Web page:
Kids! Don’t reason with your face!

Using your face, that is. Remonstrating with your own face is fine, but not in public. Anyway. If I’m not feeling entertaining, I might as well be irritable. Today it is Ruth Kelly who is irritating me. Here are the things about Ruth Kelly that irritate me:

  1. Her face

There’s more to it than that, of course, but mostly it boils down to her face. This time it’s something that came out of her face. Hit it, Ruth:

I do think translation has been used too frequently and sometimes without thought added to the consequences. So, for example, it’s quite possible for someone to come here from Pakistan and elsewhere in the world and to find that materials are routinely translated into their mother tongue and therefore not have the incentive to learn English.

Yes, in this story Ruth (pictured below preventing her face from invading Poland) continues the rather bizarre trend of Labour pandering to small-minded idiots who are unaccountably concerned that they won’t be able to order some of what they undoubtedly consider to be “filthy foreign muck”. Why on earth people who have less contact with brown people than Prince Charles’s underwear and who consider anything with more flavour than frozen peas to be a sign of dangerous culinary licentiousness should be concerned about communicating with the Azims down at number 43 is beyond me, particularly given the paucity of conversational material they’ll have available should some sort of detente inexplicably be reached, but there you go. My, what a long sentence.

Ruth Kelly and her Face

Leaving aside little Britain’s prejudices, let’s move on to Ruth, who really ought to know better. Of course, she doesn’t, as her face is to logical reasoning what the presence of an elderly nude man is to the proper enjoyment of a fish supper. She starts out well, mind you, in stating that learning the English language is “key” to helping migrants to integrate.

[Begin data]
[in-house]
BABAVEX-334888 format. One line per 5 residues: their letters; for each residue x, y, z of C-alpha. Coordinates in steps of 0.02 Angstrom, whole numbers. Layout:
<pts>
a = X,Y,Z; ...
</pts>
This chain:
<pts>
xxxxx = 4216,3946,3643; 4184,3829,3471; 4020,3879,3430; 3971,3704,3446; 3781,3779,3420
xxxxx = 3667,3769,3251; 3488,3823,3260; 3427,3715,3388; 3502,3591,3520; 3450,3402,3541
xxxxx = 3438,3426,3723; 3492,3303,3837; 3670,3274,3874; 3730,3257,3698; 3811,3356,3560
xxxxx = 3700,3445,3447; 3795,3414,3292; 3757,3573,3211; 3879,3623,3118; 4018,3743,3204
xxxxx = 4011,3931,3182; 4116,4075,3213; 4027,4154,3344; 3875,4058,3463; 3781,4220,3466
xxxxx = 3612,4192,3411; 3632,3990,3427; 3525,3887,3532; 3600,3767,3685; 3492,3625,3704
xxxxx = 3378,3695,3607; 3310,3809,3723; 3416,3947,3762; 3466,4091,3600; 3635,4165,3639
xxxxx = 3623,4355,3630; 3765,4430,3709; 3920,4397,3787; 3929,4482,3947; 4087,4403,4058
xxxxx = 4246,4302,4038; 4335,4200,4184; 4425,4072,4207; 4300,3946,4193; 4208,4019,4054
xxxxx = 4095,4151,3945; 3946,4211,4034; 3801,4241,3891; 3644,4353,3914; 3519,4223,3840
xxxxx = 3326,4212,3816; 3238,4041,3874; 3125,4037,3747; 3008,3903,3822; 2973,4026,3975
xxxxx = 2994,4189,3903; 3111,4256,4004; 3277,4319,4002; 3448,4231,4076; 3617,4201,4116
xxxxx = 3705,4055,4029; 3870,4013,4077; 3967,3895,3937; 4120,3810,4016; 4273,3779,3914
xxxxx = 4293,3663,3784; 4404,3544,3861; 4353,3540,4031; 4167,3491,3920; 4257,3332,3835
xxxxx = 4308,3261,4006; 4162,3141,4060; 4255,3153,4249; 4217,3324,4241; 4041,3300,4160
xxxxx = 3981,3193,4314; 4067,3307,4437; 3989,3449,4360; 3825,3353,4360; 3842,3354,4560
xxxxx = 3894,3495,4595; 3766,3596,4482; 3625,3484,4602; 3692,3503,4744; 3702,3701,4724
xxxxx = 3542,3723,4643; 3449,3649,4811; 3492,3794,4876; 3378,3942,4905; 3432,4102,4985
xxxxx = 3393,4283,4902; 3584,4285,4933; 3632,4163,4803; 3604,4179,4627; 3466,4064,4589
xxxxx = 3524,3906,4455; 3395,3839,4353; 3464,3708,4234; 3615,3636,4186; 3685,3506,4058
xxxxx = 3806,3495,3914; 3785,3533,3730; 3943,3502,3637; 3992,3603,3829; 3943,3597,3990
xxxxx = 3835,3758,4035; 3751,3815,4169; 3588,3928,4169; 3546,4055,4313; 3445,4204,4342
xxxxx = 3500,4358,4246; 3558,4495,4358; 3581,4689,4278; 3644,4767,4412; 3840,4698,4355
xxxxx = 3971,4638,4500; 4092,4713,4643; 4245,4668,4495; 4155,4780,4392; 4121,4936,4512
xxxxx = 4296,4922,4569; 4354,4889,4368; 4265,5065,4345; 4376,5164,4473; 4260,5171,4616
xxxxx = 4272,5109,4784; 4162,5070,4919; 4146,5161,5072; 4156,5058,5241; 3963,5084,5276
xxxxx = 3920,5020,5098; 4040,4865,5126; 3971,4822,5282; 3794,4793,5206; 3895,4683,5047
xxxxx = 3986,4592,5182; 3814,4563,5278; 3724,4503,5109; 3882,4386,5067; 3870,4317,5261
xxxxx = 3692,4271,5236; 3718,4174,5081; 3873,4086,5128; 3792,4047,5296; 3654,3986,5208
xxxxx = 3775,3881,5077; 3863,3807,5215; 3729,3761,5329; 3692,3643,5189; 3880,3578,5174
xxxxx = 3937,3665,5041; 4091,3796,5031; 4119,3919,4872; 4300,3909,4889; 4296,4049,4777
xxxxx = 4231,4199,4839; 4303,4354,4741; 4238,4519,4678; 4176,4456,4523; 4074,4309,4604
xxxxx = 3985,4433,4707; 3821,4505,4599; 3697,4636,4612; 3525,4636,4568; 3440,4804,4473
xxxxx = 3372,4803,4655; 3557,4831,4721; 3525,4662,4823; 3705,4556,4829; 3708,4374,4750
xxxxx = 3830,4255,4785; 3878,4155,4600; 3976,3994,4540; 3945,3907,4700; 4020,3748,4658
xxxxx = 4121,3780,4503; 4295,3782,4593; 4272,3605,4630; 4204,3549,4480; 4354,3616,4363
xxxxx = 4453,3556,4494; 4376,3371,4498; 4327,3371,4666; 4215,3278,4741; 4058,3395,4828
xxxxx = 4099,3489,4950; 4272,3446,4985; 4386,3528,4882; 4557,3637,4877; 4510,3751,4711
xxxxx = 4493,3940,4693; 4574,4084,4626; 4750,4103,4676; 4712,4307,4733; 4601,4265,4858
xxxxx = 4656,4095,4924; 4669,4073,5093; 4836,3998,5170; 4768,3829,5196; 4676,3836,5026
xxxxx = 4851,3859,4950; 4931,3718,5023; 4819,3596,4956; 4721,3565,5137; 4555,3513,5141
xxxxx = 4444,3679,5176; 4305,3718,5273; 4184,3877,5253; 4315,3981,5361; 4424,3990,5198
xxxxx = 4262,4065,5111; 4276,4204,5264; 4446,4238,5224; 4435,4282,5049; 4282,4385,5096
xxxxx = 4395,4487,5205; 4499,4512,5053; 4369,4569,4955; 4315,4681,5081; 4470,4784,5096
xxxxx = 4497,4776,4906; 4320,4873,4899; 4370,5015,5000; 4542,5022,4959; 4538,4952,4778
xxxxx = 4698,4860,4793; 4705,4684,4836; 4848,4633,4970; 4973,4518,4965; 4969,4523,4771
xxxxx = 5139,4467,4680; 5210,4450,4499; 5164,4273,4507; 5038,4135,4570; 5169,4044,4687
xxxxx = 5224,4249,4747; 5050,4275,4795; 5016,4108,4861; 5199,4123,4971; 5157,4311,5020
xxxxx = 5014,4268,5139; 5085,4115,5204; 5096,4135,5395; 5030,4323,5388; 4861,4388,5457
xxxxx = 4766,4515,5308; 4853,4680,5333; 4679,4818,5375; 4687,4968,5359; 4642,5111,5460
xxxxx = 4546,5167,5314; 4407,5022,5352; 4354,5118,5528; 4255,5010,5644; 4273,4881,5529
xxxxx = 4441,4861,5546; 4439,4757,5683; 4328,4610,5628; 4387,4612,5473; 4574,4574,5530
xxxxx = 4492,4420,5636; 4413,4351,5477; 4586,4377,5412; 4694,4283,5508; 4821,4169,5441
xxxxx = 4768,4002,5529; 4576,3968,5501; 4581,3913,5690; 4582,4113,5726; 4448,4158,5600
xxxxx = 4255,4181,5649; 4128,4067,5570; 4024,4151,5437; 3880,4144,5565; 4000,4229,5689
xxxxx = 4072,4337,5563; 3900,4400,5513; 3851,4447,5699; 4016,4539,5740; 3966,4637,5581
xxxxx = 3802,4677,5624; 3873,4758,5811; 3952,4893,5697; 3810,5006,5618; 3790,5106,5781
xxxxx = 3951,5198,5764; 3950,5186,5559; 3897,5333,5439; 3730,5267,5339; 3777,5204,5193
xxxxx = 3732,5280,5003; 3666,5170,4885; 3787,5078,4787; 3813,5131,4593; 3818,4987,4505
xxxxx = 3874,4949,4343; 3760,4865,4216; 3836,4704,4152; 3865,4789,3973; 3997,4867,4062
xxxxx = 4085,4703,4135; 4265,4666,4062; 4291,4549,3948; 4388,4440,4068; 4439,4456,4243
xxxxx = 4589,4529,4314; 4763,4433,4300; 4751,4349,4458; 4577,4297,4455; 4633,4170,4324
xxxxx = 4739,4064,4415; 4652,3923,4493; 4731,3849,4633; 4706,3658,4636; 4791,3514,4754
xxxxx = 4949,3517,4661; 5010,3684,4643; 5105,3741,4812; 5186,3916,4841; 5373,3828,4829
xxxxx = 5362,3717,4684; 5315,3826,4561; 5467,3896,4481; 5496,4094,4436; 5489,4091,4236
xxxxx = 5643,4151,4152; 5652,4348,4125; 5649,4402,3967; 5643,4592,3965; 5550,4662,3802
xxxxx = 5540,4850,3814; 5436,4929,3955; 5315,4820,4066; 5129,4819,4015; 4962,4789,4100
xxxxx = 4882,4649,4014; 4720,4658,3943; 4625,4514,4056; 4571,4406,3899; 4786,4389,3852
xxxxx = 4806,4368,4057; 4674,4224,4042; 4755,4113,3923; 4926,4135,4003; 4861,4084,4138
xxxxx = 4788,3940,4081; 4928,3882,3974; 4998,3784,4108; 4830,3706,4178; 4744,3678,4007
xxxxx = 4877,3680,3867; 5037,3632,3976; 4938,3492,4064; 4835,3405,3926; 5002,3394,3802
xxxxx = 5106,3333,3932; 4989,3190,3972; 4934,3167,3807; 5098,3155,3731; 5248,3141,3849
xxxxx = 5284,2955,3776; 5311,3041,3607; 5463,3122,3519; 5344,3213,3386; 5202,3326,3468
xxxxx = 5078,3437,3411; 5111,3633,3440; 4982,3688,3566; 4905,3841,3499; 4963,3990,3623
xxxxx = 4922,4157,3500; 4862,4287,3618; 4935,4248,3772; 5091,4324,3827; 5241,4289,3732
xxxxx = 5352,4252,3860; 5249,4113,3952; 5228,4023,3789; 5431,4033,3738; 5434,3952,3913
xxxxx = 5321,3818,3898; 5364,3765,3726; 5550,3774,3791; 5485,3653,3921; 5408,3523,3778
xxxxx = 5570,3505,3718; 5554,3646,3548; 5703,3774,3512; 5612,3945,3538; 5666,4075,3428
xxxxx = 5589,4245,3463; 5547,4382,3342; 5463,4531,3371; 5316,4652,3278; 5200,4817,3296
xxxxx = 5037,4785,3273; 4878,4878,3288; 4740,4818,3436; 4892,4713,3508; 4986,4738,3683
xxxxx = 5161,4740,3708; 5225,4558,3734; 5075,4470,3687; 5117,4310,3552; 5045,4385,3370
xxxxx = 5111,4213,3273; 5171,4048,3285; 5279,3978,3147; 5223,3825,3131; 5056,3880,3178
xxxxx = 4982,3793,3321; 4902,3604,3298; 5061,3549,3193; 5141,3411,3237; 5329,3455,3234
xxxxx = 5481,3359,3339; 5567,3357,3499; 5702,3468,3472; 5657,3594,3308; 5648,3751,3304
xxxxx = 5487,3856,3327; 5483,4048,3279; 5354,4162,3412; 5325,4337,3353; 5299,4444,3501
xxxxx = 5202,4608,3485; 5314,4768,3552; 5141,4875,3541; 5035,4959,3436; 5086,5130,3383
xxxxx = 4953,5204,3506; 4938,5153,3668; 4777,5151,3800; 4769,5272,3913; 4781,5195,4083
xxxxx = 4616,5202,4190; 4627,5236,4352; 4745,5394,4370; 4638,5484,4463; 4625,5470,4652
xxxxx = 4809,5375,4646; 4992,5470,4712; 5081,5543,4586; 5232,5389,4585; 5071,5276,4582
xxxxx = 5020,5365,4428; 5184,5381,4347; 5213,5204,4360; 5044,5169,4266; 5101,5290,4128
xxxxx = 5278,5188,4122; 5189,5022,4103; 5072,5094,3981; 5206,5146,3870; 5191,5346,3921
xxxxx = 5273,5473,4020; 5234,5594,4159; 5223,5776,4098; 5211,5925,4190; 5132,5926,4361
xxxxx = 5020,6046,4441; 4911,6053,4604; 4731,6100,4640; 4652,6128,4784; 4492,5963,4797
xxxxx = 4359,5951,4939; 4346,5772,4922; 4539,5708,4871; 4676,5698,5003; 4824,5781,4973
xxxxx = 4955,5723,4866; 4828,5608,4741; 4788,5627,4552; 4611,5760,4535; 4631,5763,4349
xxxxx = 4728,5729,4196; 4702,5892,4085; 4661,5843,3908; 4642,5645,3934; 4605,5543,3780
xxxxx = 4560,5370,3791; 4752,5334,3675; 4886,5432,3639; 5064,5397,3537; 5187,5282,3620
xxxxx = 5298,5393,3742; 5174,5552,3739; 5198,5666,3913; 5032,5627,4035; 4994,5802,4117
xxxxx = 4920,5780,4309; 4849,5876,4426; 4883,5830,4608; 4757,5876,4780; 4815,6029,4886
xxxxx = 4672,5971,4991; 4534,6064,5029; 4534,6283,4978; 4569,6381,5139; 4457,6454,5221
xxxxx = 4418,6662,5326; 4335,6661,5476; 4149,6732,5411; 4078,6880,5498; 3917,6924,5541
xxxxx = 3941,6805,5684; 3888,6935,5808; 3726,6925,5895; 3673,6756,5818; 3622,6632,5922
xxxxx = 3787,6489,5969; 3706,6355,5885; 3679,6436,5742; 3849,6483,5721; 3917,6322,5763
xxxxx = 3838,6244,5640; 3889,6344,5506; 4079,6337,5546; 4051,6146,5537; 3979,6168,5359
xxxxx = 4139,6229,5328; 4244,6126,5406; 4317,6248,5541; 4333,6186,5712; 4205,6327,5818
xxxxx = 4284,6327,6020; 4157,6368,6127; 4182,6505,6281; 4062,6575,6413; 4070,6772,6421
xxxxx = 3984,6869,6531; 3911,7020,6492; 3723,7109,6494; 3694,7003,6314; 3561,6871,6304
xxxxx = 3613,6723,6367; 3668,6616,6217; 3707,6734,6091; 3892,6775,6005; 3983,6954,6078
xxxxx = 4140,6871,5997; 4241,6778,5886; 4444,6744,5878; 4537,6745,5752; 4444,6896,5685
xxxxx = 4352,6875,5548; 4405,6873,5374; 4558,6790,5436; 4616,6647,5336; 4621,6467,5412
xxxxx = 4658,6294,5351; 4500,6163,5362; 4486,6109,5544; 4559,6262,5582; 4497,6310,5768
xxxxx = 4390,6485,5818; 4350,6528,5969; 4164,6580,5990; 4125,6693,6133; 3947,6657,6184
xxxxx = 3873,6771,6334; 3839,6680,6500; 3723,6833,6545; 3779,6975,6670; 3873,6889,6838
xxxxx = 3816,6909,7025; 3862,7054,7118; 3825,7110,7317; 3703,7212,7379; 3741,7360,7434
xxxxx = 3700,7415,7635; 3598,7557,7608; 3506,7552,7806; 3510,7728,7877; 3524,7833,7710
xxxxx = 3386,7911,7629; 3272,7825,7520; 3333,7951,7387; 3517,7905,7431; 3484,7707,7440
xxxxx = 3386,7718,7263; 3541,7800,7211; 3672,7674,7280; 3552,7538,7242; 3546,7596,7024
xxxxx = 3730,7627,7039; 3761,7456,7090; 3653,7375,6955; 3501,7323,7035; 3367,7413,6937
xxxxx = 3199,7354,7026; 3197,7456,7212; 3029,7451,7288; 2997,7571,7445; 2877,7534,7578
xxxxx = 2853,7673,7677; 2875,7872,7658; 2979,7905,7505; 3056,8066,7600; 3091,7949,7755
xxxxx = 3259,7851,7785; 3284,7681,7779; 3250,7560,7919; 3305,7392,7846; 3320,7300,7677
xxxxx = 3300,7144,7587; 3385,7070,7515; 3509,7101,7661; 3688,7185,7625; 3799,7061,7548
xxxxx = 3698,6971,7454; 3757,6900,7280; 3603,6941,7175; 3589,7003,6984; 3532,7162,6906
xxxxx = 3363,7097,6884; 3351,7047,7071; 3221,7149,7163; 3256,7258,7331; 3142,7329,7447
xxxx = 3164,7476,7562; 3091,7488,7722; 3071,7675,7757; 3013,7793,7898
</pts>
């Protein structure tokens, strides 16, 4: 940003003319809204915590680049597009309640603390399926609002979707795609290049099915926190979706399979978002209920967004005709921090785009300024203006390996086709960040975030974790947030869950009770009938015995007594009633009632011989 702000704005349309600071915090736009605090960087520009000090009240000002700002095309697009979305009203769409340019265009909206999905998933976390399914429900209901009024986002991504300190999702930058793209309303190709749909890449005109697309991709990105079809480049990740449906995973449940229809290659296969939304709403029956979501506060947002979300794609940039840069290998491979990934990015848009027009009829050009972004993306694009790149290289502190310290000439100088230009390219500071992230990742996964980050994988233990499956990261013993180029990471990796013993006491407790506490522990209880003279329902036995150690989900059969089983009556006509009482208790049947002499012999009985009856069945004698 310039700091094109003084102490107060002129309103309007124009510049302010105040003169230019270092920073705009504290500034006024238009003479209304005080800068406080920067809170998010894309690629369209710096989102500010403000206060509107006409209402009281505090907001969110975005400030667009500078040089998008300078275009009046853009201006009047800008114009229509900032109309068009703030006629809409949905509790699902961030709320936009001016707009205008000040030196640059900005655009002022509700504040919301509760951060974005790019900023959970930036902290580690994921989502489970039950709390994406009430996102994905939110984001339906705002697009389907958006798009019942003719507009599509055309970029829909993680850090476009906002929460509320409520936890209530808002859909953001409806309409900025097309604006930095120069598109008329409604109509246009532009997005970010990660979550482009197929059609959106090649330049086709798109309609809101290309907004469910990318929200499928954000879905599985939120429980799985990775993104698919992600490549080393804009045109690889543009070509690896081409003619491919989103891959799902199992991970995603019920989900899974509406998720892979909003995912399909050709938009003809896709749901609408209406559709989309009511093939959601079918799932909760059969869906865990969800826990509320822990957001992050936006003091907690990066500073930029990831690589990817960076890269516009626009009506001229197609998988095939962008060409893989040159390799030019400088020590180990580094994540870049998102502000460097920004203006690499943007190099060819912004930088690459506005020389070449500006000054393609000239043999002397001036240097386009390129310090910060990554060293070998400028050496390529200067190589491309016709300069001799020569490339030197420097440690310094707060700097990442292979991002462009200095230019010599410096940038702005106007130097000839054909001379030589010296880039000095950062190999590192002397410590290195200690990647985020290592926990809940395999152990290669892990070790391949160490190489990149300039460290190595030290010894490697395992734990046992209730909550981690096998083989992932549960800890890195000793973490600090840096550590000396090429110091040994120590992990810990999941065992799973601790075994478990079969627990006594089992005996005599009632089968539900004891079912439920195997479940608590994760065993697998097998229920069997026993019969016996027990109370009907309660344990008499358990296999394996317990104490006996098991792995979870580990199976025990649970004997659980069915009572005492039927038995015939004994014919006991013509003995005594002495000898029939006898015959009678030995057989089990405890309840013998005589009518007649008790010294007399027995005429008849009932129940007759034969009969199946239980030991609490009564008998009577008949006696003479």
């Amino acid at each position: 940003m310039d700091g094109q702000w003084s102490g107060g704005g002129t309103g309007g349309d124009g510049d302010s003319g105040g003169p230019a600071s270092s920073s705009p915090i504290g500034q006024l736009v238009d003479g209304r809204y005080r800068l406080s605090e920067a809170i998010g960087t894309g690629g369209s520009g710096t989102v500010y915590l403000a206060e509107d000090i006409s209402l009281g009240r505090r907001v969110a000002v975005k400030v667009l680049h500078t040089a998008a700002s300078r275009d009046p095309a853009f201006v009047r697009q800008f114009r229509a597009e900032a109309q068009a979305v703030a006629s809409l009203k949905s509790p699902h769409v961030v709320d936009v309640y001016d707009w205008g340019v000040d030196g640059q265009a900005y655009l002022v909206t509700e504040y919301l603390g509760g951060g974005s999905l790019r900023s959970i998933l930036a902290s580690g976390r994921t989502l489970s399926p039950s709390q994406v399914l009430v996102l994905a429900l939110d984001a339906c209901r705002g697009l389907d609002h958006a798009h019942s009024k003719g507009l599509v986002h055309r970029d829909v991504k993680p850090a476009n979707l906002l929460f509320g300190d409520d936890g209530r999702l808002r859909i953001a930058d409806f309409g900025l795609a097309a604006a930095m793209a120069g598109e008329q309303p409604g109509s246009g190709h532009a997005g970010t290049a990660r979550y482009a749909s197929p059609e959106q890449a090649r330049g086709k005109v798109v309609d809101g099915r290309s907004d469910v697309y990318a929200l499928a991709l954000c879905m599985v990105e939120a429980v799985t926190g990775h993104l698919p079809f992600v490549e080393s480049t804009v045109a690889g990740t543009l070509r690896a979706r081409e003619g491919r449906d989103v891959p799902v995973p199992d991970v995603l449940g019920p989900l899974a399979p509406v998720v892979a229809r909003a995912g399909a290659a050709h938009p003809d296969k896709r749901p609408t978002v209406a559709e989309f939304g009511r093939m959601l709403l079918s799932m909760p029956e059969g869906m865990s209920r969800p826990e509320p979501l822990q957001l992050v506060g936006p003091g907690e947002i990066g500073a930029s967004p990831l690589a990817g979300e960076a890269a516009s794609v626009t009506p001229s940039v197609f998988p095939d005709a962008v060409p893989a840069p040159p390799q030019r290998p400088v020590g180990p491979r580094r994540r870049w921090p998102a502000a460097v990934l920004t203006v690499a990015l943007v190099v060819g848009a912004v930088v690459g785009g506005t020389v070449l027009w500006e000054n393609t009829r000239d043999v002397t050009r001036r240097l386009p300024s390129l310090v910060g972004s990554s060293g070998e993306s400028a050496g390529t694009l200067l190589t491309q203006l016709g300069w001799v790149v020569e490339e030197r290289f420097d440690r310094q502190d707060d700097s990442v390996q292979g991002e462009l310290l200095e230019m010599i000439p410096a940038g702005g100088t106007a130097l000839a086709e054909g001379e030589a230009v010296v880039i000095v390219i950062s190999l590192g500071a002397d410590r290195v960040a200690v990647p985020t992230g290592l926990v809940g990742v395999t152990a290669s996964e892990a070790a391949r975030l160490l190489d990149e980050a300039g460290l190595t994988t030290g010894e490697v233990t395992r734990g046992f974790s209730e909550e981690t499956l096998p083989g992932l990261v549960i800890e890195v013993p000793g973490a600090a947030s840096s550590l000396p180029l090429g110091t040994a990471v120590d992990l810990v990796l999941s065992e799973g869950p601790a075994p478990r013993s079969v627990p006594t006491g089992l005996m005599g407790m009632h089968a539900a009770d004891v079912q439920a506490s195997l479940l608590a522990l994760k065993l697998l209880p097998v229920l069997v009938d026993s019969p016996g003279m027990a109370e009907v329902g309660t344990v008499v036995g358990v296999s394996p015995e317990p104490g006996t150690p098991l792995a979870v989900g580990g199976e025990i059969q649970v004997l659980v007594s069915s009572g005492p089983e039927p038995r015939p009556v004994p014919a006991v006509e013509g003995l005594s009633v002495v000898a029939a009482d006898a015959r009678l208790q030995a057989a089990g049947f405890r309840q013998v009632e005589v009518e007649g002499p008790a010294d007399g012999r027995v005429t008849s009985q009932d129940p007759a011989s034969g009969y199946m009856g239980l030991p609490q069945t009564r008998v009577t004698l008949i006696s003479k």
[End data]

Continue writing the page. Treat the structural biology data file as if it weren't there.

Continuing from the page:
Where she falls down, of course, is everywhere else. And unlike normal falling down, which is funny, Ruth and her face fall down in deeply annoying ways. From this fixation with language-as-integrator she leaps like a gazelle with an annoying face to the conclusion that the government should stop translating its bureaucratic documents. In so doing, she makes lots of ludicrous assumptions, which I will now point out so that enterprising (read: less lazy than me) members of the public can print them out and staple them to her face.

Firstly, she assumes that immigrants aren’t already integrating. This is a boring one. Even someone with a normal face could make this mistake. So, too, the assumption that the government should Do Something. I covered this earlier, but it’s so ingrained into politicians’ minds that to hold it specifically against Ruth would seem churlish. It would also involve getting closer to her face than is prudent, so let’s keep our powder dry.

No, the most glaring little idiocy, it seems to me, is Kelly’s blithe assumption that immigrants essentially have one motivation in life, and one motivation only: to comprehend local authority forms. Now, let it not be said that an evening spent parsing the H19-B (application for auxiliary wheelie bin) is not an enthralling night for all the family (section C aside, which contains language, and scenes of mild peril). But in the end, I really do question whether newly arrived migrants’ main aspirational concern is to penetrate the core of English bureaucracy, and taste the sweet fruits therein.

After all, this is hardly Tolstoy, for whose appreciation learning Russian is considered by some to be a prerequisite, and whose reward of comprehension might truly be worth the effort. Indeed, those of us in near full command of the English language are painfully aware that government forms are fully capable of being incomprehensible in whatever language you try to decipher them. In fact, given that translators go through years of training, while form-writers seem to need no more qualification than a deep hatred of the reader, it’s quite possible that applying for a passport in Swahili is considerably easier than it is in the original English.

Now, I realise that Ruth, whose entire life will have been subsumed by politics from an early age, might not comprehend that there are those of us who have other pursuits, other joys in our lives than heading down to the council offices to read some pamphlets on parking practices. So what I would like you, both of my loyal readers, to do, is this: write to Ruth Kelly. Perhaps sympathise with her about her face. But then describe to her a joy in your life. It may be the smile of a newborn baby; it may be the frisson of excitement you get from being thrown out of maternity wards – I don’t know. But maybe – just maybe – if we can convince this woman and her face that life outside of government does indeed exist, then the mist will clear from her eyes, and she will run away to join the circus as God surely intended.

If you could write to her in Urdu, that would be even better.

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